Radio Station License Renewals Ahoy

This spring sees the beginning of the FCC’s license-renewal cycle for radio stations. Stations in the District of Columbia, Maryland, Virginia, and West Virginia must begin running license-renewal announcements next month, and file their formal paperwork to renew station licenses by June. (Other states will follow in batches through the next three years – find out the license-renewal deadlines for radio stations in your state in this FCC document.).
Although the license-renewal process has long been pretty much a pro forma exercise, it does provide an opportunity for the listening public to examine and critique the performance of their local radio stations.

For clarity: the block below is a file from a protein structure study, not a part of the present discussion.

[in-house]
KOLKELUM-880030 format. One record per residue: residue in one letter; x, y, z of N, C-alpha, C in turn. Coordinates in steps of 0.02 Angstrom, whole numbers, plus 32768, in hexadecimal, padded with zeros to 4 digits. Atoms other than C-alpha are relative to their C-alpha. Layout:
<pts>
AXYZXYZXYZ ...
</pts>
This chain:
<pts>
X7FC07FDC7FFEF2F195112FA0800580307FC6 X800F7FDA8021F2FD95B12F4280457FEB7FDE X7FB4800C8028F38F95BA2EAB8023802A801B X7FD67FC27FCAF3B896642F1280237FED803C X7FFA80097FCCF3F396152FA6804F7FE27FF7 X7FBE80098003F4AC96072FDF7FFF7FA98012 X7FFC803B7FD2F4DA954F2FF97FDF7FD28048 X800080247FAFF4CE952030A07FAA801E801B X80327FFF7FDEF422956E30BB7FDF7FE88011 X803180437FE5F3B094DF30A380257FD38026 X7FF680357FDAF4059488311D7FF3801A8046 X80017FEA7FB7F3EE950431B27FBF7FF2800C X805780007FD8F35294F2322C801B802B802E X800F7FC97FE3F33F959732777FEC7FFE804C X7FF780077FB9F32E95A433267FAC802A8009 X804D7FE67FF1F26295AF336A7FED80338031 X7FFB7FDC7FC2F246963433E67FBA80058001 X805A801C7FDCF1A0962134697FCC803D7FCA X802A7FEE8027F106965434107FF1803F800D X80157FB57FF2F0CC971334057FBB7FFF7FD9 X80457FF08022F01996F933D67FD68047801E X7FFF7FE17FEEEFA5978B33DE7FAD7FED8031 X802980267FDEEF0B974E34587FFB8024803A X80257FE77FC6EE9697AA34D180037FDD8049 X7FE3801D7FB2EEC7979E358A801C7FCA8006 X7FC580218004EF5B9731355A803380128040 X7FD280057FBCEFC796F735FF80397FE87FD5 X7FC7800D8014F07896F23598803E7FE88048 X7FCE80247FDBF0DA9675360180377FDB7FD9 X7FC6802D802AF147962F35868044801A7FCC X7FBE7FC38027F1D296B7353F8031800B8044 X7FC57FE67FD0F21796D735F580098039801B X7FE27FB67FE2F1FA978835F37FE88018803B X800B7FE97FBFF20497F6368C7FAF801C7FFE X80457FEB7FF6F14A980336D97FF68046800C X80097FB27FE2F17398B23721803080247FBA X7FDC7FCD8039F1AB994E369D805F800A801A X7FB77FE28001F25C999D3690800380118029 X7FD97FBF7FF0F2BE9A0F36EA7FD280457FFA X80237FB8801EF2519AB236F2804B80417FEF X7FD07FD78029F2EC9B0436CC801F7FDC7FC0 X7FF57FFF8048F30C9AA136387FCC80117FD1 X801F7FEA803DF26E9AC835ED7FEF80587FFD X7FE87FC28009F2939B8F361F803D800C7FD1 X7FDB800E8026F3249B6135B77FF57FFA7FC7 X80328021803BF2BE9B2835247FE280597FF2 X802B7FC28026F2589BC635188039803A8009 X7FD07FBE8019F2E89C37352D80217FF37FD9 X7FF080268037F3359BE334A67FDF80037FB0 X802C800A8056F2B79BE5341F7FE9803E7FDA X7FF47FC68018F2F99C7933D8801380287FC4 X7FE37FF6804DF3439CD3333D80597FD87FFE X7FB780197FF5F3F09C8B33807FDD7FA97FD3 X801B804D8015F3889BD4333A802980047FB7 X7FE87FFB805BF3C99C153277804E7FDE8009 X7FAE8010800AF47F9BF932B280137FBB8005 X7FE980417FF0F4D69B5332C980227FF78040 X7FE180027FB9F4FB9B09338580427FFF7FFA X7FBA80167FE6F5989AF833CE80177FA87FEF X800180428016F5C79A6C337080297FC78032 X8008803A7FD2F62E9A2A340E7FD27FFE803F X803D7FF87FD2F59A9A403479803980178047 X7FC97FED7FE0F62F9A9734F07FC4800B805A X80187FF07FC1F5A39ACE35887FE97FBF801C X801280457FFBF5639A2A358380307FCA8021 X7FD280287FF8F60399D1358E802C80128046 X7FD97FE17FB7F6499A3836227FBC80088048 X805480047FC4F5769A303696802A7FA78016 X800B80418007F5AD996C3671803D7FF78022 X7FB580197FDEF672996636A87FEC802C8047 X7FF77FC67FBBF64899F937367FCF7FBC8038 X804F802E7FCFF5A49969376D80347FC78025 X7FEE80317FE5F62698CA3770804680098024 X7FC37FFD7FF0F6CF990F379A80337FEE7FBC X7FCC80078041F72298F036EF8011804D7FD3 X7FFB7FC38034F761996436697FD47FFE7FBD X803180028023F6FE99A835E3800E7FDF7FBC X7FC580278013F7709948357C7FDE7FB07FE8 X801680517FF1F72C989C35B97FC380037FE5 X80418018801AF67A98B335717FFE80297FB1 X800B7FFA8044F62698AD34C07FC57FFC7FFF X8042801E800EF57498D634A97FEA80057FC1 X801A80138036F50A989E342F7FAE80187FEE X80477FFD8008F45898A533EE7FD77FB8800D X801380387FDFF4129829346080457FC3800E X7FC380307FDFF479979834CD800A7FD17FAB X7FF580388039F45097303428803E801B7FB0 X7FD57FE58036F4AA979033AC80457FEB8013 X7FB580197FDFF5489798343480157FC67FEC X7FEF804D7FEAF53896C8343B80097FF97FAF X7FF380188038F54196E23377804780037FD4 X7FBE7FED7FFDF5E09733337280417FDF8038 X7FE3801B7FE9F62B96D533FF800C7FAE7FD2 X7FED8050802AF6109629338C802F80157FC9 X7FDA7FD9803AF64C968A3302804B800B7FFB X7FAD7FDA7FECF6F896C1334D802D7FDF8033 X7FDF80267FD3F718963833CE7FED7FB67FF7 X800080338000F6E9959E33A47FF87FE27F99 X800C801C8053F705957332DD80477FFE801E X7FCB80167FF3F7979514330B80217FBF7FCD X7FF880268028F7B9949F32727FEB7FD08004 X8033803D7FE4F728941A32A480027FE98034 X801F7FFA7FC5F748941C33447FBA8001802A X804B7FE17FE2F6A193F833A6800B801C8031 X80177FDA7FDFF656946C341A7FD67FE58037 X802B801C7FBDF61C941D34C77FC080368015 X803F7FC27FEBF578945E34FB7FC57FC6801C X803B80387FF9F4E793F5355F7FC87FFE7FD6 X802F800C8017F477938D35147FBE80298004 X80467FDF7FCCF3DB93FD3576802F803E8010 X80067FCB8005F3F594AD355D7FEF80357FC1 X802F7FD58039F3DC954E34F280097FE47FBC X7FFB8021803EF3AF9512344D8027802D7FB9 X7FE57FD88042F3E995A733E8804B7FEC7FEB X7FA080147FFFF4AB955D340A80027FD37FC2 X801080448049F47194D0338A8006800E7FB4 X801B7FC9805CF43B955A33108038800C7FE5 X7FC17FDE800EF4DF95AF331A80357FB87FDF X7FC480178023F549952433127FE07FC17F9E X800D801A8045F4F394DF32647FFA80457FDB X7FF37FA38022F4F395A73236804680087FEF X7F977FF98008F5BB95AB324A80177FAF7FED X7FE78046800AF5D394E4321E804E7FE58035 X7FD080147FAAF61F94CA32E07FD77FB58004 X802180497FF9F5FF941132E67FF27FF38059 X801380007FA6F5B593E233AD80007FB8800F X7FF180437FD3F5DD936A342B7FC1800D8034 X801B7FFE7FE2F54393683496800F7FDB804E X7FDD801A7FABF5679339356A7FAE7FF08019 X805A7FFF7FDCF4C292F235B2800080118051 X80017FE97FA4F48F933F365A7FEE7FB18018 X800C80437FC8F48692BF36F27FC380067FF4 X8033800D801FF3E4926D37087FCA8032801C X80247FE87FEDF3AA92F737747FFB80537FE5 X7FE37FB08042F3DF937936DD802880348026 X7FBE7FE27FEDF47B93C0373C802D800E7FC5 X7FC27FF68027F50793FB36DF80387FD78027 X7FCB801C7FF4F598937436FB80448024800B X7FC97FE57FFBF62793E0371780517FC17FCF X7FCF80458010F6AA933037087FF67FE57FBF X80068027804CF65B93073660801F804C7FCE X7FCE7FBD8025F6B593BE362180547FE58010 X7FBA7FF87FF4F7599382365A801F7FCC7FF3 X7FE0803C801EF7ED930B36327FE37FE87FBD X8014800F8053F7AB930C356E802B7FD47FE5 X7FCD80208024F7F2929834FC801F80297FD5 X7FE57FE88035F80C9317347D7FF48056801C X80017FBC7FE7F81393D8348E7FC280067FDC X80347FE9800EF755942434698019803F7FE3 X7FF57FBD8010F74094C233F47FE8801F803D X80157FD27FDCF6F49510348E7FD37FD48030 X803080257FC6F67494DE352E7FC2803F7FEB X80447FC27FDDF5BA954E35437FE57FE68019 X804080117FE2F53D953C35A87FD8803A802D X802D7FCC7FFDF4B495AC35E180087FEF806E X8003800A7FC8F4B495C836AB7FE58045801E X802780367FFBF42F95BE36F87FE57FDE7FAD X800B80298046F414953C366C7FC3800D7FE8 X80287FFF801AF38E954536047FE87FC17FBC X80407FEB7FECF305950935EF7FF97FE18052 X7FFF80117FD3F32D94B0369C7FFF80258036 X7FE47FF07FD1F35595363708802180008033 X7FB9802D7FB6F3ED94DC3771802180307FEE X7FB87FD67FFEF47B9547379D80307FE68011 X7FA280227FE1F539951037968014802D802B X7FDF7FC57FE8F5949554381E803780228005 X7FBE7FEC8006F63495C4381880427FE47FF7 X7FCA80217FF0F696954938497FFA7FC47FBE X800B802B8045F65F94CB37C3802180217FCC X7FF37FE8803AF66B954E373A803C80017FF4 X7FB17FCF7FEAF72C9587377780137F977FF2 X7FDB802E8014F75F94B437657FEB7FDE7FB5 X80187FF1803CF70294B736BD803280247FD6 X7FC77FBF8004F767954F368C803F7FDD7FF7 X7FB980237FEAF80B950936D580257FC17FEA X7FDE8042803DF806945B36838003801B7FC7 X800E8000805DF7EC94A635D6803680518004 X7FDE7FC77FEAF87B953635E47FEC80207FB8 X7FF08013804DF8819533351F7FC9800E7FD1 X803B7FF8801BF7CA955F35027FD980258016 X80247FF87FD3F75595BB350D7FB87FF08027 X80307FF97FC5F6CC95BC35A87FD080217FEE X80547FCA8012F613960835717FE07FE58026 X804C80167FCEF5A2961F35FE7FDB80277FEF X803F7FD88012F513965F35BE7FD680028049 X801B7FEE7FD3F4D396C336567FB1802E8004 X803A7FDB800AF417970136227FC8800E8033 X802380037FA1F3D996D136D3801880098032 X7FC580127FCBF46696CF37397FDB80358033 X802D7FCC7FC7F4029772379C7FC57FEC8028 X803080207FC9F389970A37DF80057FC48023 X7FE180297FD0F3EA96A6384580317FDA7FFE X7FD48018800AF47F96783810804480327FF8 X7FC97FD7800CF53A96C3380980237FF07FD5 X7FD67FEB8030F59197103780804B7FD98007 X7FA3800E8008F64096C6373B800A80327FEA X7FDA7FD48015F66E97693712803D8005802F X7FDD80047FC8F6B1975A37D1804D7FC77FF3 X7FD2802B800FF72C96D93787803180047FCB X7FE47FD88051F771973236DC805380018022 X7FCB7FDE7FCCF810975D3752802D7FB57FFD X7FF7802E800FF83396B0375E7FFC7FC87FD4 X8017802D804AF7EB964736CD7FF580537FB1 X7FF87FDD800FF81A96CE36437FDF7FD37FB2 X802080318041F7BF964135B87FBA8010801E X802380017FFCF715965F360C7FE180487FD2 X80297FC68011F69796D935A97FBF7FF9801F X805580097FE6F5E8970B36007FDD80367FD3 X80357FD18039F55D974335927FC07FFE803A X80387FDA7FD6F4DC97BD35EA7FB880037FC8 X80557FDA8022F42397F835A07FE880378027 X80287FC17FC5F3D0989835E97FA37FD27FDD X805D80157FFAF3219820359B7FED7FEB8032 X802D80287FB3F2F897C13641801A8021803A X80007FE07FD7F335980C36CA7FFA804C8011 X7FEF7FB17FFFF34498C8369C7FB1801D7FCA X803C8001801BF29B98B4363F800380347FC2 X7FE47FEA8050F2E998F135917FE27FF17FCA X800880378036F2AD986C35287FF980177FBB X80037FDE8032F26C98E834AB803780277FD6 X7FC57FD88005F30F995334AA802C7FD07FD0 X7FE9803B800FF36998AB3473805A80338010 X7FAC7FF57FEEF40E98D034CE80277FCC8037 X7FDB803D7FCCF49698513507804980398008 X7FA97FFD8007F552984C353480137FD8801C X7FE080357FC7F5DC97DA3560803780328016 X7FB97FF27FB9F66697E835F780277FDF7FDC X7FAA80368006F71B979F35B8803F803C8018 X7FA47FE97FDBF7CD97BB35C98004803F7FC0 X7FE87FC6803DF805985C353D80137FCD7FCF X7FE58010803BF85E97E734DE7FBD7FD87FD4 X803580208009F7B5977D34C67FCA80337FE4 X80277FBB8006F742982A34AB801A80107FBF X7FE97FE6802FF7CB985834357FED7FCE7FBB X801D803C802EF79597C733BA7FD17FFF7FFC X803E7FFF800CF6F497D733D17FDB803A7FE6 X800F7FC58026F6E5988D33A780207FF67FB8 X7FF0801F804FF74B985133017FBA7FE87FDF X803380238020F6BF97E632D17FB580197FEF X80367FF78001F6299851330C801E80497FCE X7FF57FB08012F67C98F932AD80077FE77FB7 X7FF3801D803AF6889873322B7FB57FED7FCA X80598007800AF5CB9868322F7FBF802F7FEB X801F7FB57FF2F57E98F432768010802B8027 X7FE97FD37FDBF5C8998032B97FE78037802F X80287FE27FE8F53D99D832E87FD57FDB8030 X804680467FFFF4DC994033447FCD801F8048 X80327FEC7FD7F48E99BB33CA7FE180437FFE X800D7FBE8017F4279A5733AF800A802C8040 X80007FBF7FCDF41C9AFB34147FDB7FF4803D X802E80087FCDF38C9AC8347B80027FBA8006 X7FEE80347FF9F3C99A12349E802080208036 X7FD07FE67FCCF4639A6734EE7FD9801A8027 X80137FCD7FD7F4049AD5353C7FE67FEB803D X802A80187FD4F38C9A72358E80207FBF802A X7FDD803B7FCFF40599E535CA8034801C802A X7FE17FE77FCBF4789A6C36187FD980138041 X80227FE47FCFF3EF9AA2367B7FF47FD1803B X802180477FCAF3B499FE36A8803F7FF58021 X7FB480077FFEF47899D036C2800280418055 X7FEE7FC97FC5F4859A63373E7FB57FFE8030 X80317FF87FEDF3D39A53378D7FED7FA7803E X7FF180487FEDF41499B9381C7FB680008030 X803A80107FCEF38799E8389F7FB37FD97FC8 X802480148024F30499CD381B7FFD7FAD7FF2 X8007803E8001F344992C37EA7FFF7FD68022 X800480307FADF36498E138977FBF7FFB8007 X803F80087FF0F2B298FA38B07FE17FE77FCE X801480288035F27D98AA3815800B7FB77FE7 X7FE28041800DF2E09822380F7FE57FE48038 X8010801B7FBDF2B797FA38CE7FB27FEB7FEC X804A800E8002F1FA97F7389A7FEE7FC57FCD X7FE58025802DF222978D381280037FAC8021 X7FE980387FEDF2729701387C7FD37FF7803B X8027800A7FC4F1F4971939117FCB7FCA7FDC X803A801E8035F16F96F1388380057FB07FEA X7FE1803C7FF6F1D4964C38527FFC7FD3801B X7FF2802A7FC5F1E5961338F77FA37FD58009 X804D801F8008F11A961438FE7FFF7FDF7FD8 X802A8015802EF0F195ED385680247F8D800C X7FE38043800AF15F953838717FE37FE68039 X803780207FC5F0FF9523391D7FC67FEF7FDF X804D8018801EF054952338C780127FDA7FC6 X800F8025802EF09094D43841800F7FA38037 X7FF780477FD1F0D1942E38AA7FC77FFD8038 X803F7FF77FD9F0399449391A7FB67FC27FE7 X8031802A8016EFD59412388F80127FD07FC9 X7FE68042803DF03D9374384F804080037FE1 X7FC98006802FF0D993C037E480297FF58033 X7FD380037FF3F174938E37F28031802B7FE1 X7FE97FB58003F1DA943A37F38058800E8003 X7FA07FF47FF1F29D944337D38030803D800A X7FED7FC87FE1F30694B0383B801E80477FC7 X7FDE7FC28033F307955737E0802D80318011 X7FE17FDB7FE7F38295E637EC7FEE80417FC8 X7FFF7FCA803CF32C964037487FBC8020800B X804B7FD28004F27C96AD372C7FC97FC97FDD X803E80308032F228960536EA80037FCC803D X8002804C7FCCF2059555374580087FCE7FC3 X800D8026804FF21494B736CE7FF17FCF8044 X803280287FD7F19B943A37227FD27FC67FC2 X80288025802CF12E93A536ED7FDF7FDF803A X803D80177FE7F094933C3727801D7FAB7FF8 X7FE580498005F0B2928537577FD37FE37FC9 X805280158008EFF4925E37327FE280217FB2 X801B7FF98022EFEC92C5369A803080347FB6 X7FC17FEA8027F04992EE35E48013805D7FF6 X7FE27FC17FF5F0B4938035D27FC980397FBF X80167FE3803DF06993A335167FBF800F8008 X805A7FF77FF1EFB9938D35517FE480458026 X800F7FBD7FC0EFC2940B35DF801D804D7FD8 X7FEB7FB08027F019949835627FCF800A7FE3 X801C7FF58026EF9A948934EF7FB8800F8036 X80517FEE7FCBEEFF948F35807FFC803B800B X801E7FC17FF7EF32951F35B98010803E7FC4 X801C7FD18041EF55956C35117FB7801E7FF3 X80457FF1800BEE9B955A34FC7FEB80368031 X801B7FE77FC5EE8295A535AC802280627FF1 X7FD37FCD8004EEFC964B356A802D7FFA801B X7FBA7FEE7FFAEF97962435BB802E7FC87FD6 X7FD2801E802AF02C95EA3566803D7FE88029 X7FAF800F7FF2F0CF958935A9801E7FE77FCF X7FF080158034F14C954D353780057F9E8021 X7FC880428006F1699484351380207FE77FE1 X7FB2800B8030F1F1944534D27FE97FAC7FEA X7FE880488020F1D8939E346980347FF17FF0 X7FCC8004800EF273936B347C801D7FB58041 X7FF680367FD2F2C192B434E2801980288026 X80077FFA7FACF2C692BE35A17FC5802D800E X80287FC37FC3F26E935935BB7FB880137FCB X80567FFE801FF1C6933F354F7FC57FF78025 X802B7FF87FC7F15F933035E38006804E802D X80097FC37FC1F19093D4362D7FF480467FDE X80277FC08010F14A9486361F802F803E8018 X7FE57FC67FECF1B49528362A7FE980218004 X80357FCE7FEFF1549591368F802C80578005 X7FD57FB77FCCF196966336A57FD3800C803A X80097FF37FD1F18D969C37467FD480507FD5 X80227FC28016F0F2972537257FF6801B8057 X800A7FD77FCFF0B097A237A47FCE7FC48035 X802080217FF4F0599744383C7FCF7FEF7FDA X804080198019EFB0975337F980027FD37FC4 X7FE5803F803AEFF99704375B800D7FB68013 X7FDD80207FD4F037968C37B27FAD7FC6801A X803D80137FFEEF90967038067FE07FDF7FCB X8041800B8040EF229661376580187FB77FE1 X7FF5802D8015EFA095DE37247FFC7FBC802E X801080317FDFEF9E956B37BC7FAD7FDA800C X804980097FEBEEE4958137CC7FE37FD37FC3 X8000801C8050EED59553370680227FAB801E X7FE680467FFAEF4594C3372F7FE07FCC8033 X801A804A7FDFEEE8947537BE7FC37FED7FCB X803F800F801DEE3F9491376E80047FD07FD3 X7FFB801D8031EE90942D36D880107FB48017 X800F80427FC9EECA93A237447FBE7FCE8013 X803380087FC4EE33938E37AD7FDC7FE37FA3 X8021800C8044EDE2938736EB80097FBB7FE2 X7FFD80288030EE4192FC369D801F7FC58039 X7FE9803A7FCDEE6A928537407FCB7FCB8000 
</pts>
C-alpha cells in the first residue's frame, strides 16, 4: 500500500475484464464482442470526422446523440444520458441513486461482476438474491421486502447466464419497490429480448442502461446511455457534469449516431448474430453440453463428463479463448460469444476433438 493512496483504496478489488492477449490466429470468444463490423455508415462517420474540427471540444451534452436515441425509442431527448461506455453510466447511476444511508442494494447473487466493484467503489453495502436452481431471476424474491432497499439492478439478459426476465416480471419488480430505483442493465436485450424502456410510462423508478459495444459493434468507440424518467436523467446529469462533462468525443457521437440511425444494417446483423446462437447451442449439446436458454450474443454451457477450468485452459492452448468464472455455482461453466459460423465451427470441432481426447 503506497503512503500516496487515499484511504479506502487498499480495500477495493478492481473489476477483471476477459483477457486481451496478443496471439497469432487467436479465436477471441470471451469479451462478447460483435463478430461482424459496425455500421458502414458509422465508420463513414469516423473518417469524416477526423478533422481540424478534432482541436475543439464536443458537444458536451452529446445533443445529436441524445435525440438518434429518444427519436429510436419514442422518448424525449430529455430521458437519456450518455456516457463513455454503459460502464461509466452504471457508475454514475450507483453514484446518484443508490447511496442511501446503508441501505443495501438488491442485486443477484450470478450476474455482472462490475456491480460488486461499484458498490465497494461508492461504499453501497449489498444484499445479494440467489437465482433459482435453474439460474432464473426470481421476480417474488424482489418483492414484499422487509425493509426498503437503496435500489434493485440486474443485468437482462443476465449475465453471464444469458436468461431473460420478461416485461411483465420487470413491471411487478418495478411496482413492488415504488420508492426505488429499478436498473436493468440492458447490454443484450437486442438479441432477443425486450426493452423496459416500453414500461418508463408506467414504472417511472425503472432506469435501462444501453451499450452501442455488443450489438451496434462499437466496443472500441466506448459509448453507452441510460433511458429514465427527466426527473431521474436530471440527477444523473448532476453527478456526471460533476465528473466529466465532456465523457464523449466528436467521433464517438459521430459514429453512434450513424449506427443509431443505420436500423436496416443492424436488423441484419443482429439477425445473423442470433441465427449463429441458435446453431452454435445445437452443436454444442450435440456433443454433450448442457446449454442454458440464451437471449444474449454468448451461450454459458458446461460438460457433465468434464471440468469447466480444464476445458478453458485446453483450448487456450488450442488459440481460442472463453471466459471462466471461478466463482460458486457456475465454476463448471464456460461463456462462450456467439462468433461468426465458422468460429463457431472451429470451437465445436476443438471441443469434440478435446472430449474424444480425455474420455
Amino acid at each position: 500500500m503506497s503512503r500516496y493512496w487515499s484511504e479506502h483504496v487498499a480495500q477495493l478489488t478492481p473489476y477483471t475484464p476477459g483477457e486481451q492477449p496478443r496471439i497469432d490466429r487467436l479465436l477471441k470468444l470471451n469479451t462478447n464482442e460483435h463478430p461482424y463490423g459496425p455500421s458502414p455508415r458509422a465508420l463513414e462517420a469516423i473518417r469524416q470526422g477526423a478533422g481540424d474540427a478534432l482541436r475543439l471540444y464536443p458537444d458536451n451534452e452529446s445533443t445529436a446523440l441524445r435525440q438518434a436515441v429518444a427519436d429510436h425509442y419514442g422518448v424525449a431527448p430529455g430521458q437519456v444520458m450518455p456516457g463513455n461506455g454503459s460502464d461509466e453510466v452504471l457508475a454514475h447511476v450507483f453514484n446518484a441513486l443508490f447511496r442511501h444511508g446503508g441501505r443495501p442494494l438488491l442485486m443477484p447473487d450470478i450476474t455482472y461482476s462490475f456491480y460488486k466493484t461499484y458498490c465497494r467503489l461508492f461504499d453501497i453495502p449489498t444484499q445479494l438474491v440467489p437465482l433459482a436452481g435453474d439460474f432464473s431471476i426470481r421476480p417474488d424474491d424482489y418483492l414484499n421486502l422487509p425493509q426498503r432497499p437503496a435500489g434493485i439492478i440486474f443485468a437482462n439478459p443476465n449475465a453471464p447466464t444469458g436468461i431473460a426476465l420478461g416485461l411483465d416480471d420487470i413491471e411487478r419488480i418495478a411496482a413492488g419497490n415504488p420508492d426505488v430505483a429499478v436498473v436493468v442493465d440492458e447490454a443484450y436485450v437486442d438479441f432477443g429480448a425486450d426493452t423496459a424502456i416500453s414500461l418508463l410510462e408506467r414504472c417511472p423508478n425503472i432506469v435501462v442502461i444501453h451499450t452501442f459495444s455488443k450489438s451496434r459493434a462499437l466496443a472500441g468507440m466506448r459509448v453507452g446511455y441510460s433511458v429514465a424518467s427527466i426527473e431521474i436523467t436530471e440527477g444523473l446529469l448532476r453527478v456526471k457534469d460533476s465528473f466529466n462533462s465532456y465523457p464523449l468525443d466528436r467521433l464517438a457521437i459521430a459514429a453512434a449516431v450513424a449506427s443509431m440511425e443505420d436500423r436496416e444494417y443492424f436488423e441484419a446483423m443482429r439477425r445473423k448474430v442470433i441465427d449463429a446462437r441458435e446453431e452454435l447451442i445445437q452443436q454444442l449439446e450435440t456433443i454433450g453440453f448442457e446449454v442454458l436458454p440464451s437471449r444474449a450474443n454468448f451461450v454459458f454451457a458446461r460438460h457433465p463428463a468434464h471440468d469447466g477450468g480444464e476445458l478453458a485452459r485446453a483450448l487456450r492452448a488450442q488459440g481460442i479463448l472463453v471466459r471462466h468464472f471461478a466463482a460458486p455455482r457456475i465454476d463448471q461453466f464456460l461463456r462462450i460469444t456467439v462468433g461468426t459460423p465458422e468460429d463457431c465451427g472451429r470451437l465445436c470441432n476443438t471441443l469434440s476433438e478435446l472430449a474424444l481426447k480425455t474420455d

The FCC is loathe to revoke a station’s license due to public complaints, but that hasn’t stopped many media reform organizations from challenging stations’ commitments to public service and using the opportunity to educate the public at large about what stations could be doing to serve the public that they are not.
If you are interested in providing the FCC with feedback on how your local stations have served (or disserved) your community during the license renewal period, the first place to start is by inspecting a station’s public file. This file must be publicly accessible during business hours and includes several documents relating to the station’s technical operation, employment, and programming.
Over the last year, an average of one broadcaster per month has been fined for either failing to allow inspection of a station’s public file or for maintaining incomplete records.
Given that the license-renewal process only comes around every eight years, every opportunity the public has to provide feedback on the performance of broadcasters is important. Although the license-renewal process is supposed to be short and superficial, it never hurts to remind stations that listeners mean more than ratings numbers.